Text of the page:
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Math Help - Groups- Proof using on the defination of a group

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    Groups- Proof using on the defination of a group

    Let G be a group and let a, b G. Using only the definition of a group show that the two equations xa = b and ay = b have unique solutions in G. Is it always true that x = y?
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    Quote Originally Posted by amm345 View Post
    Let G be a group and let a, b G. Using only the definition of a group show that the two equations xa = b and ay = b have unique solutions in G. Is it always true that x = y?

    all elements of a group have inverses and the inverse is commutative
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    Quote Originally Posted by amm345 View Post
    Let G be a group and let a, b G. Using only the definition of a group show that the two equations xa = b and ay = b have unique solutions in G. Is it always true that x = y?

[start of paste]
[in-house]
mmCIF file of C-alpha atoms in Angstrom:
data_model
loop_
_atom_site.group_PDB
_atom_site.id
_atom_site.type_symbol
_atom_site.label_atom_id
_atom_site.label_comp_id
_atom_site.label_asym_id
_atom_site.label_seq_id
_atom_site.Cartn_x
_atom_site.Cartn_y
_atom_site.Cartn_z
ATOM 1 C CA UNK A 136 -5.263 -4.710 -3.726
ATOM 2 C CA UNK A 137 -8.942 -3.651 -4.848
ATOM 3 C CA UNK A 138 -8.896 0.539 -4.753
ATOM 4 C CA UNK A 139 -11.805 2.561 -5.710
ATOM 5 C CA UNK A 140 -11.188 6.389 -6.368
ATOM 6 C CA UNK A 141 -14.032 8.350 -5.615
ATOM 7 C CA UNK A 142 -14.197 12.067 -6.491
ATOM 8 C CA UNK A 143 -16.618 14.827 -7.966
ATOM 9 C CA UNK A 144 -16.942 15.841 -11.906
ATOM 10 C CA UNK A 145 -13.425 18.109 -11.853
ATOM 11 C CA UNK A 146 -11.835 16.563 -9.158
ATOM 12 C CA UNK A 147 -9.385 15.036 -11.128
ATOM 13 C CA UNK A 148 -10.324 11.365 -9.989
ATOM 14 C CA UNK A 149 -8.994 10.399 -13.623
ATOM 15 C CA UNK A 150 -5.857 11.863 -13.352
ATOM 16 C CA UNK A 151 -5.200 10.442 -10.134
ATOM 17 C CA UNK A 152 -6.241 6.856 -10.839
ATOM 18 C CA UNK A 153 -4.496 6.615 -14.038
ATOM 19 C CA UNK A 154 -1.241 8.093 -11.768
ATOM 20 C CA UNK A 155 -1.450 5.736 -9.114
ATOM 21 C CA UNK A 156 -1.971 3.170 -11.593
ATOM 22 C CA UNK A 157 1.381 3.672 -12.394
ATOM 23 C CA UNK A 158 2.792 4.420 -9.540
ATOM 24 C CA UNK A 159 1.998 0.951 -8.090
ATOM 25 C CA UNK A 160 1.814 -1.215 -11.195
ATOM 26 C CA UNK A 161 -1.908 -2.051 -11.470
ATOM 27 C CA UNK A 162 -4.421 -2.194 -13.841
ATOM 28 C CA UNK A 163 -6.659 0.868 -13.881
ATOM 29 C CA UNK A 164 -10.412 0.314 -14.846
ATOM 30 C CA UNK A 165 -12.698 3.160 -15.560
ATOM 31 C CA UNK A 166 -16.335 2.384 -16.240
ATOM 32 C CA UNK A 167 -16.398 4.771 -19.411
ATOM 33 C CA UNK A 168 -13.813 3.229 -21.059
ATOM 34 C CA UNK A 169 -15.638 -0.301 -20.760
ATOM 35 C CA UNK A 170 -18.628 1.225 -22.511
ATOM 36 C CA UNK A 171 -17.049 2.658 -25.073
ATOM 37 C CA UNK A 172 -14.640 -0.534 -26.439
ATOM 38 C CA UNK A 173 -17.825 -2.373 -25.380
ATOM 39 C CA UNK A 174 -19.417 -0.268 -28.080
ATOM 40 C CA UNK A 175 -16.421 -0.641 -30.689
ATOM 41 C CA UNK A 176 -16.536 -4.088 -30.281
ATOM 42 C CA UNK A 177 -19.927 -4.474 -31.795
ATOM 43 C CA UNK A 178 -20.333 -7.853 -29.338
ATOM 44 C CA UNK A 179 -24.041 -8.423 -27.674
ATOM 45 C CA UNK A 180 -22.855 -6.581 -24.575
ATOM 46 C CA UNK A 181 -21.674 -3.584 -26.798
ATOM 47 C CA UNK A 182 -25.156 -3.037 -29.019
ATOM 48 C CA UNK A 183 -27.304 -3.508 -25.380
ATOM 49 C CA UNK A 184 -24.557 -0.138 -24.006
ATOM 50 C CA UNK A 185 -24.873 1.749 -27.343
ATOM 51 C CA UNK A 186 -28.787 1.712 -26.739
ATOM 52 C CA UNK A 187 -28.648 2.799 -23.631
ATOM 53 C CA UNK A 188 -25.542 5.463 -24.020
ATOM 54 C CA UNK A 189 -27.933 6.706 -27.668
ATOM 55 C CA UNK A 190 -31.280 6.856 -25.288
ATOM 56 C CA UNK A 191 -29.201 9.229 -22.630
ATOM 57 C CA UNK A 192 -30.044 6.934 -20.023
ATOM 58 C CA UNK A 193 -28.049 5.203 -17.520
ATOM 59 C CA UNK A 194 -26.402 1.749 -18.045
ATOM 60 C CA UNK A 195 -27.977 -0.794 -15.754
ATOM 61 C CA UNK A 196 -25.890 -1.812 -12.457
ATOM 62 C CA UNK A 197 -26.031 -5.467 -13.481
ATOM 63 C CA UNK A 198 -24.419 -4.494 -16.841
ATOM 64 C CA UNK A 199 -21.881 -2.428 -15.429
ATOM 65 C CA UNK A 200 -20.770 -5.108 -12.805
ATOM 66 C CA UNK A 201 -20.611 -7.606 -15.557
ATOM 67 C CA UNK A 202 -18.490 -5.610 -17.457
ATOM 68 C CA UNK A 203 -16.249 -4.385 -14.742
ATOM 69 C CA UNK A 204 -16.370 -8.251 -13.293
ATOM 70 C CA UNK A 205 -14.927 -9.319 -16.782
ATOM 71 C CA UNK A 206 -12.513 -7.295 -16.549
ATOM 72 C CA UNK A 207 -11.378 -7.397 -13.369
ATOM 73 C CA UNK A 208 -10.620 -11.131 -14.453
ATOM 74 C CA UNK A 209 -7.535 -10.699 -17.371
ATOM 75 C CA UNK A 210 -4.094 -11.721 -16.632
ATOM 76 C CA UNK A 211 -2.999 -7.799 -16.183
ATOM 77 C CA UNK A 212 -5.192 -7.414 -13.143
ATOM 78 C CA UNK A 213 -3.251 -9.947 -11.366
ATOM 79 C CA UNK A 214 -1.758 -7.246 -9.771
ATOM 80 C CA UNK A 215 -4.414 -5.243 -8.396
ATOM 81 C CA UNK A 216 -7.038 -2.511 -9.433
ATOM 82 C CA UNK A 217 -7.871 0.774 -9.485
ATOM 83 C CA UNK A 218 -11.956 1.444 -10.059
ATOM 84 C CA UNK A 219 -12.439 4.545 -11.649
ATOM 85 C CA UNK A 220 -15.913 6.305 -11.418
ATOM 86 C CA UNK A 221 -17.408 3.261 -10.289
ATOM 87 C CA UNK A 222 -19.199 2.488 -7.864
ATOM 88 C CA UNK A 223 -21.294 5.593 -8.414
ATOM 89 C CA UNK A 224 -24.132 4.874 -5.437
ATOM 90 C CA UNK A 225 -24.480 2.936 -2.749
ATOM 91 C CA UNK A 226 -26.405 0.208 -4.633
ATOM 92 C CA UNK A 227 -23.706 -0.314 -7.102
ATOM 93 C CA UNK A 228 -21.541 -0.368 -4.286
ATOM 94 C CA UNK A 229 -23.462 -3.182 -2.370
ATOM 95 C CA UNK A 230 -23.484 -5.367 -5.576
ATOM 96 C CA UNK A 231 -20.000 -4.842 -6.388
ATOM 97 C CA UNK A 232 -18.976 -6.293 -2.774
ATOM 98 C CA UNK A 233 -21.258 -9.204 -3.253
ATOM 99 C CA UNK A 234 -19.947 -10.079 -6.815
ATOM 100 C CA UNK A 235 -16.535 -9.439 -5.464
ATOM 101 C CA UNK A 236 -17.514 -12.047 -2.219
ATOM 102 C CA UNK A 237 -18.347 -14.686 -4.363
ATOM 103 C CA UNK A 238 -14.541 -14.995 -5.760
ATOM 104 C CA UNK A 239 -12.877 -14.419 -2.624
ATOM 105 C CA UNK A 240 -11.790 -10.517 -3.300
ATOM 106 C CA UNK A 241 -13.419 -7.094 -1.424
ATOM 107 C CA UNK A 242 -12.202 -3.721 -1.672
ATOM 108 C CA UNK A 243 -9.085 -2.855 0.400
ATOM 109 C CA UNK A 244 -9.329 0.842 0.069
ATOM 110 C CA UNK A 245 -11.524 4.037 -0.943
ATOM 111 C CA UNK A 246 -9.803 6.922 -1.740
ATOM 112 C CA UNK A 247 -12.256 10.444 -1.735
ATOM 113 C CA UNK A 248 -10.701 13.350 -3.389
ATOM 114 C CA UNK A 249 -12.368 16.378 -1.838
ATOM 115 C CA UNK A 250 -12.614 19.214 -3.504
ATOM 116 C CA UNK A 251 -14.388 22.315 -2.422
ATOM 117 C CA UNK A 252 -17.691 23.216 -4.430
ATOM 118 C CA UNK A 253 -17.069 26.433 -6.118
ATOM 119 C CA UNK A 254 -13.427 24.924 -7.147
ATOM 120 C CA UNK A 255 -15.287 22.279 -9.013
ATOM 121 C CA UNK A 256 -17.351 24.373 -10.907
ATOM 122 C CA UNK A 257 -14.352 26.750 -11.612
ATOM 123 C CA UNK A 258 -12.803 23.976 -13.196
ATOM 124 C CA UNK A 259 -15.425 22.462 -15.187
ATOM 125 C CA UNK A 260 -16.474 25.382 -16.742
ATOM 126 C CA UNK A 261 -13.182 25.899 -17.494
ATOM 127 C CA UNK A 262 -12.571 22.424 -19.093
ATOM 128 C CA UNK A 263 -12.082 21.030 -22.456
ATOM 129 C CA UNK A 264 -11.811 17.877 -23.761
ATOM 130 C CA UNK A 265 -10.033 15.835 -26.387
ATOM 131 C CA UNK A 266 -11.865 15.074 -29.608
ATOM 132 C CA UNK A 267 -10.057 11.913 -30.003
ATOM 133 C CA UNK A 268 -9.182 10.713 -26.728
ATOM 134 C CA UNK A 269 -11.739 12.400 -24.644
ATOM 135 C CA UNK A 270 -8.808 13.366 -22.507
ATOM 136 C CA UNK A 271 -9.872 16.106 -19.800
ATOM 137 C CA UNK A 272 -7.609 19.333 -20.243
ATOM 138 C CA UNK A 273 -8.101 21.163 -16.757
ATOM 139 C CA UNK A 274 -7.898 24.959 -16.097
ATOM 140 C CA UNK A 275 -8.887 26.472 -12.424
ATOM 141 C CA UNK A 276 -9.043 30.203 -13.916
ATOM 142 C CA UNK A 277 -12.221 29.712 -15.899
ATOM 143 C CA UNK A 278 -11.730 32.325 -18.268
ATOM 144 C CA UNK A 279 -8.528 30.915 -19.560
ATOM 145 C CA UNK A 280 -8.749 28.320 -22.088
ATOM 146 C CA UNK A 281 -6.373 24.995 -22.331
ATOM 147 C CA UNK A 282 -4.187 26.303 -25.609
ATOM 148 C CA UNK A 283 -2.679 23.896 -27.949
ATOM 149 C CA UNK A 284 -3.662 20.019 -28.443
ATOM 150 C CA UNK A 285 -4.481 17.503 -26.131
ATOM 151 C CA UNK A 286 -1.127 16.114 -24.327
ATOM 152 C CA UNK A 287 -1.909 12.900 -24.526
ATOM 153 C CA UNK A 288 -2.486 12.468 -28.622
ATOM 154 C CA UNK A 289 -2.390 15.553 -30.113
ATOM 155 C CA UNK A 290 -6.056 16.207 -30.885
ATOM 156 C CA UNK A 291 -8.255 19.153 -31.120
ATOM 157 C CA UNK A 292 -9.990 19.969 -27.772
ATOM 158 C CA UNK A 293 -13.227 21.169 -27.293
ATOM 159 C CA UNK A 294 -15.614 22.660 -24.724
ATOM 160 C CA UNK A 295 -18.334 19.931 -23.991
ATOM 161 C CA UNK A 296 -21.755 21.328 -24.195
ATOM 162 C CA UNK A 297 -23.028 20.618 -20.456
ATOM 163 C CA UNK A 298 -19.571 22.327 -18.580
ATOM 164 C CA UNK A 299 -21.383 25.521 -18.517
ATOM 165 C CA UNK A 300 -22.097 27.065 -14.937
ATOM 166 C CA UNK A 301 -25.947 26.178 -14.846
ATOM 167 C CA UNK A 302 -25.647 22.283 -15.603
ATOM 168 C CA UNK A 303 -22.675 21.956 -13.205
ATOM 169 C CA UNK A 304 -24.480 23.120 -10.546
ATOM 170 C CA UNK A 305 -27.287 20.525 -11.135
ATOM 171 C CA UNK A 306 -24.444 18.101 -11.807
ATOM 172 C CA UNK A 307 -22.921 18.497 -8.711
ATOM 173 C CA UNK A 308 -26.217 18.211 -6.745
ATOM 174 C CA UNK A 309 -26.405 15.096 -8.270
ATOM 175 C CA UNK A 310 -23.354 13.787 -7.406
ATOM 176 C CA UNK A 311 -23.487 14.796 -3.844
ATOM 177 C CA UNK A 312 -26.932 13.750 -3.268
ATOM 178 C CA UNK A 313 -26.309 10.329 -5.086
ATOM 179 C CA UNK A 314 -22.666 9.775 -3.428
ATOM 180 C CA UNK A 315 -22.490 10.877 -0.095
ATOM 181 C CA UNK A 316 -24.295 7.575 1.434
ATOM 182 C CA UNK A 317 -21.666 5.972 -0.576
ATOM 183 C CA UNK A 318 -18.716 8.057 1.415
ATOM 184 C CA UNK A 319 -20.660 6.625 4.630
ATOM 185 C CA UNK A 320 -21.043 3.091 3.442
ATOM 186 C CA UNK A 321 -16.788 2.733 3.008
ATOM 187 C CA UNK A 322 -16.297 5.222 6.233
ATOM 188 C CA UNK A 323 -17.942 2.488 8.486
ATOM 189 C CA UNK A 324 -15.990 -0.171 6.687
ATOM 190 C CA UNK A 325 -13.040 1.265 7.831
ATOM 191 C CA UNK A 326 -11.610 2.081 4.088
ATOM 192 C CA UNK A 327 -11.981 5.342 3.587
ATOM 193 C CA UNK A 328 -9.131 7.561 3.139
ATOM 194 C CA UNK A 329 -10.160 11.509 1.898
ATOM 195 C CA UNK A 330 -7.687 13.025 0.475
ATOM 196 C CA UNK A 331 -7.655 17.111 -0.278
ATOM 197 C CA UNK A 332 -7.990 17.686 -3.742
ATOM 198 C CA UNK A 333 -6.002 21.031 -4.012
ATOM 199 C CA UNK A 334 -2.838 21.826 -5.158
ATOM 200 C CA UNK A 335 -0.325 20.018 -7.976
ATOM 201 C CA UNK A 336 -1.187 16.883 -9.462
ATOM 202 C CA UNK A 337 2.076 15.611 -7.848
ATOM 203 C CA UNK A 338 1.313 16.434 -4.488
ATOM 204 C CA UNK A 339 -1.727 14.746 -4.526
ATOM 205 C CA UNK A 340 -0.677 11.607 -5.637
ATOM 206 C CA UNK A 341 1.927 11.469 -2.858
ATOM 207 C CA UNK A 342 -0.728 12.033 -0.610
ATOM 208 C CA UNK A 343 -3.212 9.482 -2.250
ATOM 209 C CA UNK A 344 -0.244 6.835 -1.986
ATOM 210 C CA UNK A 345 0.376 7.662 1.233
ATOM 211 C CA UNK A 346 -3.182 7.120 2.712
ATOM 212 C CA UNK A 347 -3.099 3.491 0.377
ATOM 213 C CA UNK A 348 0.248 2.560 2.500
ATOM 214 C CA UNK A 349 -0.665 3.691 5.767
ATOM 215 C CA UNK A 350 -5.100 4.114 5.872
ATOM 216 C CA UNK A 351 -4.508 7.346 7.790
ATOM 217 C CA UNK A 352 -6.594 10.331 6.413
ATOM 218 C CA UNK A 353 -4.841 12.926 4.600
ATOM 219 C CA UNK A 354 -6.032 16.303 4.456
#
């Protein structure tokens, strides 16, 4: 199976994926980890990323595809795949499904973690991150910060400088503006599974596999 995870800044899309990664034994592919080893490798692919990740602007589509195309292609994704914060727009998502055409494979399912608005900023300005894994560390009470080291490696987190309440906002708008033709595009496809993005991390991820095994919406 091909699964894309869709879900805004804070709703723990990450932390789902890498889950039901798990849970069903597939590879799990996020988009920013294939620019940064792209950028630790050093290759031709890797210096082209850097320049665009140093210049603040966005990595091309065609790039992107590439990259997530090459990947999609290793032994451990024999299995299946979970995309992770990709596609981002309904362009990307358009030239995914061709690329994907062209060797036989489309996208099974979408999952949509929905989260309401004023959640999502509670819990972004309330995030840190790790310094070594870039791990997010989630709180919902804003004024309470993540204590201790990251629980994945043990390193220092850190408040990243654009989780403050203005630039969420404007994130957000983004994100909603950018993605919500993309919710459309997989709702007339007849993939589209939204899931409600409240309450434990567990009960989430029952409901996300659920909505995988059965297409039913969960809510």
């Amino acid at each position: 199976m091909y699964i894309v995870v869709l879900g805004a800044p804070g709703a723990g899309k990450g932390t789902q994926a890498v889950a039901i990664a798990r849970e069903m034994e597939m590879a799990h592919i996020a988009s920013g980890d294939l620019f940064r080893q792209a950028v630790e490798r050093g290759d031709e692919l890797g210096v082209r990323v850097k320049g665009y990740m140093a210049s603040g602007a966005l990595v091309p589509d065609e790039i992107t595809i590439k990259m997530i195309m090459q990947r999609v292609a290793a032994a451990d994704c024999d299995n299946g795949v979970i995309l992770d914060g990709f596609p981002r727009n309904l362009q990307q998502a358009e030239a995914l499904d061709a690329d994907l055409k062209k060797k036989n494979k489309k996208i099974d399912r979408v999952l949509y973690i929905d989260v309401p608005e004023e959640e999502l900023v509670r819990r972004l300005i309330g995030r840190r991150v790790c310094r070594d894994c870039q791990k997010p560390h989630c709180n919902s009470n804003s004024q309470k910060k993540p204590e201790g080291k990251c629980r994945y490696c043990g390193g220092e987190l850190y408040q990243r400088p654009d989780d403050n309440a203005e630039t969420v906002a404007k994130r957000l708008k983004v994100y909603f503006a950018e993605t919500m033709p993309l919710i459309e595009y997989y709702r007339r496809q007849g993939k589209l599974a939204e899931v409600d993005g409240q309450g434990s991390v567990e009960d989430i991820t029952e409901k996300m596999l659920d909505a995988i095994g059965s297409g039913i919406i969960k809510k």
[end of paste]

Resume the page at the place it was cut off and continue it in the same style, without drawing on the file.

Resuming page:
Multiply xa = b by the inverse of a from the right and ay = b by the inverse of a from the left and you'll get uniqueness (since x (y) is expressable by means of a,b)

    No, in general the solutions aren't equal (if the group is non-abelian).
    Take for example, in the symmetric group S_3, x(12) = (123), (12)y = (123).

    The first equation's solution is x = (123)(12) = (13), whereas the second one's is y = (12)(123) = (23).

    Tonio
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    I'm sorry, but I just don't see how multiplying by inverse of a on the right of the first and the left of the second proves uniqueness.. Please explain more?
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    Quote Originally Posted by amm345 View Post
    I'm sorry, but I just don't see how multiplying by inverse of a on the right of the first and the left of the second proves uniqueness.. Please explain more?

    xa=y so x^{-1}xa=x^{-1}y so 1\cdot a=x^{-1}y so a=x^{-1}y

    multiplying is well definited so the unique solution is x^{-1}y, the product cannot be two different elements of g
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    Quote Originally Posted by amm345 View Post
    I'm sorry, but I just don't see how multiplying by inverse of a on the right of the first and the left of the second proves uniqueness.. Please explain more?

    I already did: xa = b ==> xa*a^(-1) = b*a^(-1) ==> x = ba^(-1) and you're expressing the solution x as a function of a,b and this means x is unique since a, b are unique (arbitrary. but once they're given they're fixed and unique).
    The same is true with the other one.

    Tonio
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